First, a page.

To talk more about Rex Tillerson, we’re joined by three guests. In Washington, D.C., Erich Pica is with us. He is president of Friends of the Earth U.S.A. Here in New York, Carroll Muffett is with us, president and CEO of the Center for International Environmental Law, personally subpoenaed by Exxon in a case in Texas seeking to stop an investigation into Exxon’s activities led by the Massachusetts attorney general. Ten other individuals and organizations have also been subpoenaed. And we’re joined via Democracy Now! video stream by Bill McKibben, co-founder of 350.org. In 2014, Bill McKibben was awarded the Right Livelihood prize, sometimes called the "Alternative Nobel," for his work in environmental activism, author of a number of books, including Eaarth: Making a Life on a Tough New Planet.
We welcome you all to Democracy Now! We’re going to begin today with Carroll. Talk about your response to hearing that Rex Tillerson, the current CEO of ExxonMobil, might be the secretary of state.
CARROLL MUFFETT: I’ll say that when the news first came out, I assumed it was a grim practical joke. As it became more real, our response is that it is irresponsible, and it’s unconscionable. It poses a threat not only to the planet, but to human rights. To put—to put the CEO of Exxon in charge of our negotiations on climate change, our negotiations on oil, on energy, on human rights, with countries around the world where this company has interests, where it has a track record of abuses, is patently irresponsible.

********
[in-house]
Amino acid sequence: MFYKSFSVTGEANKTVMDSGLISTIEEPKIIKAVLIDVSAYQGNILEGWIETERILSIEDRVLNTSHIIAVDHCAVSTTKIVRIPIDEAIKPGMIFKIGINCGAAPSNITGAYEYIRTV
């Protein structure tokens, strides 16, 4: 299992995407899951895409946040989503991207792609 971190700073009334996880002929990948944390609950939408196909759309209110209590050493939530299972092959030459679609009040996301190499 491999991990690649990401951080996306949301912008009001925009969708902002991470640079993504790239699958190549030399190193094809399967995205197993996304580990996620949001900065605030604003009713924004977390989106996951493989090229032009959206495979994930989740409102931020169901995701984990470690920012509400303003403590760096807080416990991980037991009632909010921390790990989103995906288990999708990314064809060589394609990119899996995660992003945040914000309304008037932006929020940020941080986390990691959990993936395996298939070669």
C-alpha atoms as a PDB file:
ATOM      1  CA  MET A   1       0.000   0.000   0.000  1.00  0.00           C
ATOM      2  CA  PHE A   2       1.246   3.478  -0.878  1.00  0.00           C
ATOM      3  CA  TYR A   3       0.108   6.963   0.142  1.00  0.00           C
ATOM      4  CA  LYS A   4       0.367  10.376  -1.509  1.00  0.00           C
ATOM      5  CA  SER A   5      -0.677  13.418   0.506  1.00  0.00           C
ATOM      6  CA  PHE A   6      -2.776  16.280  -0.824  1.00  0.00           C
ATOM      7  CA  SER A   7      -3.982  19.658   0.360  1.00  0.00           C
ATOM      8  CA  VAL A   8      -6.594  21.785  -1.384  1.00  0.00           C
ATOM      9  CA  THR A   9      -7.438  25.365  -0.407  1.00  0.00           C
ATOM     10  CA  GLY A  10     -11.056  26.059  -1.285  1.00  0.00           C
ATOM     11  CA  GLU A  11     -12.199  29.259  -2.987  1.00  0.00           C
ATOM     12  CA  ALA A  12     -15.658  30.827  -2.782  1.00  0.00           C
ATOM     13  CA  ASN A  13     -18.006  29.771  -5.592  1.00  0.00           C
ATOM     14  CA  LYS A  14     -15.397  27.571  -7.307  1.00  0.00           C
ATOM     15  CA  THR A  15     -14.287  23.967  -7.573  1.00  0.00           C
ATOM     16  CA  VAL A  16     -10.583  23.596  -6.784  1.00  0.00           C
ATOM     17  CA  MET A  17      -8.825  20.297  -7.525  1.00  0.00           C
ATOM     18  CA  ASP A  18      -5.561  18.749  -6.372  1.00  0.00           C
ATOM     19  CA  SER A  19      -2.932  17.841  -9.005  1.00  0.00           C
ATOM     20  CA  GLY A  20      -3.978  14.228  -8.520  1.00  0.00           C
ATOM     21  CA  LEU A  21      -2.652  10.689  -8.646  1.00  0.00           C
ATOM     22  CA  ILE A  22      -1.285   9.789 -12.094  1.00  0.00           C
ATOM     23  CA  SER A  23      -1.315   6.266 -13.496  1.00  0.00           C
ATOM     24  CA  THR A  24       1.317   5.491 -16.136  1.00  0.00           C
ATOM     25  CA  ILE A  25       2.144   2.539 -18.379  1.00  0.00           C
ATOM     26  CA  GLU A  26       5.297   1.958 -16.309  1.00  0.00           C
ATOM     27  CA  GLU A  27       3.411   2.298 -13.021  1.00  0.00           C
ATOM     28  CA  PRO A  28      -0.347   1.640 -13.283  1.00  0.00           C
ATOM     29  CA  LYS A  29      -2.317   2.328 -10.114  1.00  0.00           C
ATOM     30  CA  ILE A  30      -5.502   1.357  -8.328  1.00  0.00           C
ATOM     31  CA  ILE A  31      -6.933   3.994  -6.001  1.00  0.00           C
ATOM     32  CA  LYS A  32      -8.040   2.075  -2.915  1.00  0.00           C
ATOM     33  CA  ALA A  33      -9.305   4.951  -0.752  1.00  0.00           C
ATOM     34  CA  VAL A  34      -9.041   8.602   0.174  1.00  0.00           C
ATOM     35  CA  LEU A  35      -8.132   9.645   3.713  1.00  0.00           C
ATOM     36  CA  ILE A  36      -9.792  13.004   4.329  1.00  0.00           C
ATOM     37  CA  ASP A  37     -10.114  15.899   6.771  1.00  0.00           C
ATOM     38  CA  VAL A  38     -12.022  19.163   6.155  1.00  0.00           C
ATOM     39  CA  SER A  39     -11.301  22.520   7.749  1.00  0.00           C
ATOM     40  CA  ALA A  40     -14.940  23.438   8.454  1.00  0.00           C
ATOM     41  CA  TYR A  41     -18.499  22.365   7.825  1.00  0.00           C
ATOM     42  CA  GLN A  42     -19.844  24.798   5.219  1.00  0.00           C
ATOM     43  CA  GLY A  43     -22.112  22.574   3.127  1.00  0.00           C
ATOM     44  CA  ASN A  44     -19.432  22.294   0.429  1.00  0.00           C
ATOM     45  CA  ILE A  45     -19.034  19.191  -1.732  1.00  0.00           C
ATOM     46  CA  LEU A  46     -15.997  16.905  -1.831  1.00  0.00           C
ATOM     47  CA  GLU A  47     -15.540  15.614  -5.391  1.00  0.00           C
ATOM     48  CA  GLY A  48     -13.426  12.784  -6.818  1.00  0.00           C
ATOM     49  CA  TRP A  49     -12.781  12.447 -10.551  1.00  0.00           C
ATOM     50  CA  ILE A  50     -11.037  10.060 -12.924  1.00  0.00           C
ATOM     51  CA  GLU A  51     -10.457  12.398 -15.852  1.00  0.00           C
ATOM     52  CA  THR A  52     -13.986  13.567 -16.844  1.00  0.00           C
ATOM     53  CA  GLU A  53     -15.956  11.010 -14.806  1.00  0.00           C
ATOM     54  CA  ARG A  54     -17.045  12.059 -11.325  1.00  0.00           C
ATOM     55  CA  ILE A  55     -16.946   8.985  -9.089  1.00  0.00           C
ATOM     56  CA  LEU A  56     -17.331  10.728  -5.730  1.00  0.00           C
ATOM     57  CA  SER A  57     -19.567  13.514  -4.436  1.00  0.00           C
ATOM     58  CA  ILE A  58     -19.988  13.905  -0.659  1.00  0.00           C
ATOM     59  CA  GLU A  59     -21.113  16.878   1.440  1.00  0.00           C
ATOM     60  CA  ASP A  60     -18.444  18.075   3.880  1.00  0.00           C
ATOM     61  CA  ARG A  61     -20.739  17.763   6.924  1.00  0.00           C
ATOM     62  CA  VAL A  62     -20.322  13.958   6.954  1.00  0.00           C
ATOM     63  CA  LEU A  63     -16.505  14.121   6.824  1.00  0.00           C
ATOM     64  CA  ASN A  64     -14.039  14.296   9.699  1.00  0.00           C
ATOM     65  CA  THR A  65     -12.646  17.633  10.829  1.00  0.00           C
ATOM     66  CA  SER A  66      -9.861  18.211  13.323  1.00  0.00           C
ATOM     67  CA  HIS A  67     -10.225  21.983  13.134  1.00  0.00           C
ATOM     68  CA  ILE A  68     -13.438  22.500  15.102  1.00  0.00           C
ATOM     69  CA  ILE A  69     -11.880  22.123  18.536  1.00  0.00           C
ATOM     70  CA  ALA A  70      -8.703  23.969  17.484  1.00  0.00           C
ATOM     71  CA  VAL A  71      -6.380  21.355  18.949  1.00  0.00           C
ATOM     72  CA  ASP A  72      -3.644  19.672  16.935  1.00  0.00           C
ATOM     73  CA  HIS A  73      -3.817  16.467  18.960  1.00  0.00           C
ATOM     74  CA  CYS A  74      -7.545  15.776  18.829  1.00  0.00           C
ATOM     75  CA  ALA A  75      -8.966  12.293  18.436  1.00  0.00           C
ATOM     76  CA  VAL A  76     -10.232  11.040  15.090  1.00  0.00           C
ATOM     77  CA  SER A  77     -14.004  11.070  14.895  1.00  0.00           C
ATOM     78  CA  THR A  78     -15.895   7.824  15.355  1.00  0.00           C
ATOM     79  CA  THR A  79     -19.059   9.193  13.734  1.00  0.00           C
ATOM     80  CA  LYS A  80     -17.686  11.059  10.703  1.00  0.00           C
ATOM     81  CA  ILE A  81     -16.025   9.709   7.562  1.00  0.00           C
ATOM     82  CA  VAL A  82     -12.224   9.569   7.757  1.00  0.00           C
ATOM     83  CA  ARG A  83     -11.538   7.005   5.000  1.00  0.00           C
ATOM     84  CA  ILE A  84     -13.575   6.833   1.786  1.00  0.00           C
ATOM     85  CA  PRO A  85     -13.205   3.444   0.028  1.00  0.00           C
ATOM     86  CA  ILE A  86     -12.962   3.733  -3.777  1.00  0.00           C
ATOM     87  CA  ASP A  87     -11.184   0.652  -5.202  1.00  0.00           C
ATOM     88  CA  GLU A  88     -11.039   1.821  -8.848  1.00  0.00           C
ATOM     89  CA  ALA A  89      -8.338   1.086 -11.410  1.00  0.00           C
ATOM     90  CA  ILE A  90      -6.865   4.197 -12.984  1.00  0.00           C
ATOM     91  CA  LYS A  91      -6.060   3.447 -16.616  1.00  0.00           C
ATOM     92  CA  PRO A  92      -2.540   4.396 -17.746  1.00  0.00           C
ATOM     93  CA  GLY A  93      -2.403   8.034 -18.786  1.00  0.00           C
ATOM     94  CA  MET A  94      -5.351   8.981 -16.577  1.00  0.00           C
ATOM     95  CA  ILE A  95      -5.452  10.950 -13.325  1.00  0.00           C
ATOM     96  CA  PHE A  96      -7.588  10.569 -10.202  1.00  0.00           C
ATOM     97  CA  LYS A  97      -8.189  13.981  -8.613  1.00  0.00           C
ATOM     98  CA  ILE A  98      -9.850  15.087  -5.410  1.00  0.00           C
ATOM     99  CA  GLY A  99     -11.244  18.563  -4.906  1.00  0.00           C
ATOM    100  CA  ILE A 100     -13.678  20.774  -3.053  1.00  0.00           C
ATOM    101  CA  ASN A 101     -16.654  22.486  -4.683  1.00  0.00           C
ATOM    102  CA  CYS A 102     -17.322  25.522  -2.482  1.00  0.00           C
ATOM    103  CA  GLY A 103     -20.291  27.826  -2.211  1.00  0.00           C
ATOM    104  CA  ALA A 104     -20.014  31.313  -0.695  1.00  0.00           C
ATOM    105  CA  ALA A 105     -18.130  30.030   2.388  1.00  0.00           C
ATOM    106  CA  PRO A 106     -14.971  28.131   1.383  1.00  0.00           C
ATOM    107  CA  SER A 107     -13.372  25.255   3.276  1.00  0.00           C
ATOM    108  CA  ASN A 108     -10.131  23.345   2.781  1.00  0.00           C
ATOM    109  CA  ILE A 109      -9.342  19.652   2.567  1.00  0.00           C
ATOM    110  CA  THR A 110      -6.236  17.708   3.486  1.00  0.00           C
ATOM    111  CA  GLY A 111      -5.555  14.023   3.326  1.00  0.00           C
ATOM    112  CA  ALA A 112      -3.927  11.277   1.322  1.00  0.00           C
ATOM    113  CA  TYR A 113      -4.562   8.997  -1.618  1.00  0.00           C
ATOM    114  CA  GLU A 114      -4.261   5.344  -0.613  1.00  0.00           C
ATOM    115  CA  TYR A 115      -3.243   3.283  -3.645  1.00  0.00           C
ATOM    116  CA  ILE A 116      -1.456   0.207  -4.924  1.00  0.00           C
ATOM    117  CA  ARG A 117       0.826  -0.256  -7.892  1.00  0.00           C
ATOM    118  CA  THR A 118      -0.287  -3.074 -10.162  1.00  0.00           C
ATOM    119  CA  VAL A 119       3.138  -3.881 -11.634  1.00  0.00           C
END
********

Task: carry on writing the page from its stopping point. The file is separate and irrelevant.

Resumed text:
AMY GOODMAN: Now, what is your personal involvement here? Why was—why were you subpoenaed?
CARROLL MUFFETT: You would have to ask Exxon that. Our best guess is that Exxon subpoenaed me because of the work that my organization, the Center for International Environmental Law, has done to expose Exxon’s history of climate research and its history of climate denial. Our research, published last summer, demonstrated that Exxon and its oil industry allies were actually doing climate research as early as 1957 and that they had been warned by no later than 1968 that fossil fuels were directly linked to climate change.
AMY GOODMAN: And so, what do you have to do?
CARROLL MUFFETT: We have filed objections to the subpoena, noting that the subpoena is nothing more than a fishing expedition, that I’m not a party to the case, and that if you look at the subpoena that Exxon has filed, it’s clear that it goes far beyond any issues in the case and is a clear effort to intimidate and suppress those who have criticized the company.
AMY GOODMAN: That’s interesting, because at the same time—and I want to ask Erich Pica this question, of Friends of the Earth—you have this questionnaire, Donald Trump’s transition team circulating a 74-part questionnaire at the Department of Energy that requests the names of employees who have attended climate talks over the last five years. From these subpoenas to a kind of—well, would you call it an enemies list?